The people cried out Hosanna, and yes we’re still crying out for Jesus to save us. And all these generations later, Jesus teachings will not die. Jesus is still teaching us to save ourselves. For we were not born perfect creatures who fell from grace. We were born imperfect creatures still evolving into our full humanity. Our evolution lies before us, we can continue down the pathway of destruction or we can follow Jesus down a more difficult pathway.

We can become leaner, meaner fighting machines who hold onto our power at all costs, or we can surrender, turn around, repent of our ways, and follow the inconvenient messiah. Yeah they might kill us. That’s the truth. So, we can let our fear of death keep us on the pathways of destruction. Or we can move beyond our fear of death and evolve into a fuller humanity. Either way we will die.

But one pathway calls for a kind of living-death; a way of living with our eyes closed to the pain of others, refusing to see the price that is paid for our power. The other pathway, the one that Jesus points us toward, calls us to live fully now, open to the pain of others, conscious of the price that is paid for our power, open to the wonders and possibilities of living fully, loving extravagantly and becoming all that we were created to be.

Like the generations who have gone before us, we may still long for the kind of messiah who rides in on a white horse to save us from ourselves. But in Jesus we have a different kind of messiah; a saviour who rides in on a humble donkey, and points us toward another way of being in the world; a saviour who insists that we follow the wisdom of peace through justice, generosity over greed, selflessness over selfishness, mercy over vengeance, hope over fear, and above all love over hate.

Oh yeah, the inconvenient truth about this messiah is that Jesus’ way is dangerous, it might mean that people will take advantage of you, it might mean sacrifice on your part, it might also get you killed. You see, it is a heresy in Christianity to claim that we know what we are doing and that we can control it all. The inconvenient truth about this messiah is that we are to set out for a shore that we can never reach. We are to expose ourselves to a secret we can never plumb.

There is an old rabbinic tradition that has a messiah who never actually shows up. If he did the whole idea of hope and expectation would disappear. If this messiah turned up there effectively would be no future, history would be over. One consequence of this for early Christianity was that now that the messiah had come all there was left was to wait for the second coming. Again this messiah that never seems to come is an inconvenient truth. An inconvenient truth that is the proper path to God.

Another approach to this is to ask why it is that we can never stop talking about this God we can never say anything about? This foolishness has to be for a reason and that reason seems to be that the pathway to God is to be found in the foolish, in the messiah that rides an ass in some bazaar sort of victory parade.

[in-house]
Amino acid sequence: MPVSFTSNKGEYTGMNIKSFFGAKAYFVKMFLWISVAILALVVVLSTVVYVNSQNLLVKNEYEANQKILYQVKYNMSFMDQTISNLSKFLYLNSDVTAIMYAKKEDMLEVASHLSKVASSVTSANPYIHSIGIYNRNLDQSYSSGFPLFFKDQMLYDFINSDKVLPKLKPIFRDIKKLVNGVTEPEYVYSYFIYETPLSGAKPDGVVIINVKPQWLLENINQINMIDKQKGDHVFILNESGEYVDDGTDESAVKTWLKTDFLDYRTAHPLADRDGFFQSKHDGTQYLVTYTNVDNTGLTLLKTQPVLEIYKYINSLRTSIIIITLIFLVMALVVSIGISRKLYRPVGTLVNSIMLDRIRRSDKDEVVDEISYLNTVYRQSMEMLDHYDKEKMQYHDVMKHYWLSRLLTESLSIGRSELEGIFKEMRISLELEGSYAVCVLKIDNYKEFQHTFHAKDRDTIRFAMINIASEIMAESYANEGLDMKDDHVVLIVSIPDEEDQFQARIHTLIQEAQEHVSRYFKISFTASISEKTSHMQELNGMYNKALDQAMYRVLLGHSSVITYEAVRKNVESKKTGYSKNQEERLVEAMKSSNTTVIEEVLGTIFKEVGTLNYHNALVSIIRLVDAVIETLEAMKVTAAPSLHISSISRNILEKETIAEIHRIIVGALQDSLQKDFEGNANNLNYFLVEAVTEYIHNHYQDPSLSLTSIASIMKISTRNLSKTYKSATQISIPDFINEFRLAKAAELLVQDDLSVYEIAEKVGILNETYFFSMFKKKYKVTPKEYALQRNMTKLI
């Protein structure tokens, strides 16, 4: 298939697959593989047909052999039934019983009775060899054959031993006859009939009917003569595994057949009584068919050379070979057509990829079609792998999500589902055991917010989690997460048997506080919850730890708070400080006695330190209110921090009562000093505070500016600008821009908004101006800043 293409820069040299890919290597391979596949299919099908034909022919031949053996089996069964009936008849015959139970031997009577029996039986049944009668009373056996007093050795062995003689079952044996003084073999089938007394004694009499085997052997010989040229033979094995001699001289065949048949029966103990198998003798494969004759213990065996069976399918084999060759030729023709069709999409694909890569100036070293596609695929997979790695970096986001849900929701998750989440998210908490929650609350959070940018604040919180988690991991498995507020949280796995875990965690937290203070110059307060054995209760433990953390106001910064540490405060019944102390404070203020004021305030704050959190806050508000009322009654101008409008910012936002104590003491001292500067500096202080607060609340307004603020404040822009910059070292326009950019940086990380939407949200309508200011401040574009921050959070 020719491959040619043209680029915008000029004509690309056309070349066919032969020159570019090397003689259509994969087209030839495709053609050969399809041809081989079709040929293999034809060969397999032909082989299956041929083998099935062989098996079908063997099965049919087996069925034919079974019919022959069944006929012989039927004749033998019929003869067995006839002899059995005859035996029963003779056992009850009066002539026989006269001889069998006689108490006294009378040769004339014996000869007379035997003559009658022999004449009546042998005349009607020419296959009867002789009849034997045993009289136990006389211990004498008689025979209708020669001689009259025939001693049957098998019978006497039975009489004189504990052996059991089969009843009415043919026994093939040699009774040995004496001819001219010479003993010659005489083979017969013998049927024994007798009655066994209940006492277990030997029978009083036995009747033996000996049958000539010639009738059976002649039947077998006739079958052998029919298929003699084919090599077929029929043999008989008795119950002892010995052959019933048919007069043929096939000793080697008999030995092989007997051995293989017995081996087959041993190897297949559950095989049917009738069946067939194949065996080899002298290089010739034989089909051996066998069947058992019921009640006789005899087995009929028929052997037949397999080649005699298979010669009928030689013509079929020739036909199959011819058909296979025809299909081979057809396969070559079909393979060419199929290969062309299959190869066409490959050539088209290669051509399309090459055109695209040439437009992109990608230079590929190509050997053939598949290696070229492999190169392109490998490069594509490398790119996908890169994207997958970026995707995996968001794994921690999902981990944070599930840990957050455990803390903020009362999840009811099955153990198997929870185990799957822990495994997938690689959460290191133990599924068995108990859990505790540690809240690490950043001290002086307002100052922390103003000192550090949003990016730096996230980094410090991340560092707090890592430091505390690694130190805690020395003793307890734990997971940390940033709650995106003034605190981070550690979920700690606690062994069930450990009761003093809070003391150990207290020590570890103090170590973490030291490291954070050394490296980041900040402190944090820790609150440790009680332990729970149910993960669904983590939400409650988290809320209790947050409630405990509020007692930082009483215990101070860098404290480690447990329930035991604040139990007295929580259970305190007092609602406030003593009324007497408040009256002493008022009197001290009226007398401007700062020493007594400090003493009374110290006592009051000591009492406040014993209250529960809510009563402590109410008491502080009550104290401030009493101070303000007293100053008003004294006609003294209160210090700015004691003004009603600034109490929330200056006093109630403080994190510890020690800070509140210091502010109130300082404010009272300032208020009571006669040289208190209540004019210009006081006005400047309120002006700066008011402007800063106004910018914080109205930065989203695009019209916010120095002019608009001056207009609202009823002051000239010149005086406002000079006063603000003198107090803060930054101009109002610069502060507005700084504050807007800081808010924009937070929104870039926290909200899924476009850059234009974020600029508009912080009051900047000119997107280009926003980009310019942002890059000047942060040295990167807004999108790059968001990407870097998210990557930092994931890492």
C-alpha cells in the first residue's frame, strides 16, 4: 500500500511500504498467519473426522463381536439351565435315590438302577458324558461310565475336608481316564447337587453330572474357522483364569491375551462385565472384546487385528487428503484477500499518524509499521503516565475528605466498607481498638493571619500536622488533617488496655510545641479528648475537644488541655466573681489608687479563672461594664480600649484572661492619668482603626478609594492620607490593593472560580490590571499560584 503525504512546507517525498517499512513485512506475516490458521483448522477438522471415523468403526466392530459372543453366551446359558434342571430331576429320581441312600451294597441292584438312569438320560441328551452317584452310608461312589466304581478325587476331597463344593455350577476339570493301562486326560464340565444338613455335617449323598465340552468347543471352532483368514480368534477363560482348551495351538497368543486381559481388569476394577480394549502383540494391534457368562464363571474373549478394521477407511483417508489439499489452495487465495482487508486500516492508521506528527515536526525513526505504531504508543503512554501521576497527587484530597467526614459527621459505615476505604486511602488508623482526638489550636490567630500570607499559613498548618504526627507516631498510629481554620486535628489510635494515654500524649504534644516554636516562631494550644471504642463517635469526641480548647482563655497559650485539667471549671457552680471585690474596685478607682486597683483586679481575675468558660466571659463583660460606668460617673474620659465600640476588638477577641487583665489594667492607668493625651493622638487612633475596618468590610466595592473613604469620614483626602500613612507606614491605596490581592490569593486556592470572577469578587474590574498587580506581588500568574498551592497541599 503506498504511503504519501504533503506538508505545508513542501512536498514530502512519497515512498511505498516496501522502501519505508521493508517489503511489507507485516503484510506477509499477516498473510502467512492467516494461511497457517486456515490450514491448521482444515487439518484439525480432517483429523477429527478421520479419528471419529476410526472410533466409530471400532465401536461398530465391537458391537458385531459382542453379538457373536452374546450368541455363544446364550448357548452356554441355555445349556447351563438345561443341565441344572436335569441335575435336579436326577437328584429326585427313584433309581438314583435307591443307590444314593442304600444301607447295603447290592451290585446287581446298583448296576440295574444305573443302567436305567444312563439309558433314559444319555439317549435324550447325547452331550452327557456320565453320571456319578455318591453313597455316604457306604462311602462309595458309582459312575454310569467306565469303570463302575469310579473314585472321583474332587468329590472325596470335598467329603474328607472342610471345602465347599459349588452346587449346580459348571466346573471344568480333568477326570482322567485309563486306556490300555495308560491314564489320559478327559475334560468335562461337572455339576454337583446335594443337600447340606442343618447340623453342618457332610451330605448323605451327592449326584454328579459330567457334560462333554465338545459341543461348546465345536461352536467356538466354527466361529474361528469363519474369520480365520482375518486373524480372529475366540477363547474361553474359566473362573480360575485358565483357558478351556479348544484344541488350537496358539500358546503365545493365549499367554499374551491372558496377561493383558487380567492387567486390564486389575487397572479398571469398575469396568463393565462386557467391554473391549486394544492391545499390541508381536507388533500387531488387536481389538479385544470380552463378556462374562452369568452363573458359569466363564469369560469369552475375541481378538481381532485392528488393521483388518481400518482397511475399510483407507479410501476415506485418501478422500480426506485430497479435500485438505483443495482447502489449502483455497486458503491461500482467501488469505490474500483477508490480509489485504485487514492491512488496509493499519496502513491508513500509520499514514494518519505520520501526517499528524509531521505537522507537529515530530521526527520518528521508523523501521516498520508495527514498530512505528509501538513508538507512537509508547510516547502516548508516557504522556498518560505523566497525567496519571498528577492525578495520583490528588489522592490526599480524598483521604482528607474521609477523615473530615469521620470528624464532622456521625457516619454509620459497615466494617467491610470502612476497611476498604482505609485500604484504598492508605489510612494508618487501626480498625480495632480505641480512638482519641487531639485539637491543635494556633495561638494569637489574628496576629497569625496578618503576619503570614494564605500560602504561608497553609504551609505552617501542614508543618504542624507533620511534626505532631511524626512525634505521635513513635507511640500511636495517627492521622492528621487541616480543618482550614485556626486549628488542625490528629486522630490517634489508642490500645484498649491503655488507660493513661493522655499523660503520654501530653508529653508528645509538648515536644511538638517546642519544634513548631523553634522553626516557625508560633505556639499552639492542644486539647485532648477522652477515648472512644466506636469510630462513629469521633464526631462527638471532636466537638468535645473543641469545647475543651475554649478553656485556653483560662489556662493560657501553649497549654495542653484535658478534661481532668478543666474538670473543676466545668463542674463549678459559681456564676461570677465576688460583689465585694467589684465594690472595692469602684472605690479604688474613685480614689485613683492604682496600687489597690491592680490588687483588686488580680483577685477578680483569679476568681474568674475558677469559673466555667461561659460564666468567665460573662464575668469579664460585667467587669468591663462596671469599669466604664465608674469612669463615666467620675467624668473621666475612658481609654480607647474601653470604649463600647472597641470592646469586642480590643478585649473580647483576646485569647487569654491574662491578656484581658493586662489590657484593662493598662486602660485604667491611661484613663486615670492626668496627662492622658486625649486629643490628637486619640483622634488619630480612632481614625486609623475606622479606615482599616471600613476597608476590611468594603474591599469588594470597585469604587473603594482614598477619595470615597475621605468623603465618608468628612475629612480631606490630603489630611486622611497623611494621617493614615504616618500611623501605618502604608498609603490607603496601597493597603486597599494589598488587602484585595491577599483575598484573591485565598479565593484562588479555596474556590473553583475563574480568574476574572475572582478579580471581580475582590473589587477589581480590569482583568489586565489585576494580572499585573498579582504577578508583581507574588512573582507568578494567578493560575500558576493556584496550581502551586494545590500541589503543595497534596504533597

Another way of thinking about this is to think of a Jesus who is really crucified and who really feels abandoned. Then the icon of God we find on the cross is not an icon of power and might, rather an icon of powerlessness. Paul call this the weakness of God in Corinthians which is perhaps the madness in the kingdom of God. Divinity lies in the emptying of divinity. And here we recall the tradition that Christians are called to be fools for God.

In this approach we see that what rises up from the cross is not a show of might but rather forgiveness, not power but a protest against the unjust execution of a just man. This is not a sacrificial death that buys celestial reward but rather a prophetic death that reveals the unconditional gift of weakness. This is a great prophetic ‘no’ to injustice and persecution as the unconditional gift without the exercise of force. He is tried, convicted, tortured and paraded through the streets in shame on the way to a particularly gruesome execution. Here the weakness of God has nothing to do with a timid and fearful man and everything to do with the courage of prophetic impatience.

In Luke we read; “but I say to you that listen, Love your enemies, do good to those who hate you, bless those who curse you, pray for those who abuse you. If anyone strikes you on the cheek, offer the other also; and from anyone who takes away your coat do not withhold even your shirt. Give to anyone who begs from you; and if anyone takes away your goods. Do not ask for them again. Do to others as you would have them do to you.

Here again we see that the essential path toward God is beset by the counter path, not as an undoing of the path but as a making it possible. A triumphant ride towards the travesty of the cross, a life-giving death that saves, a death that banishes death, negates its effectiveness and leaves only a love that never dies. So, to all our hosannas; all our cries of “Save us! Save us.” Jesus the inconvenient messiah says, “Follow me and you will save yourselves!” Amen.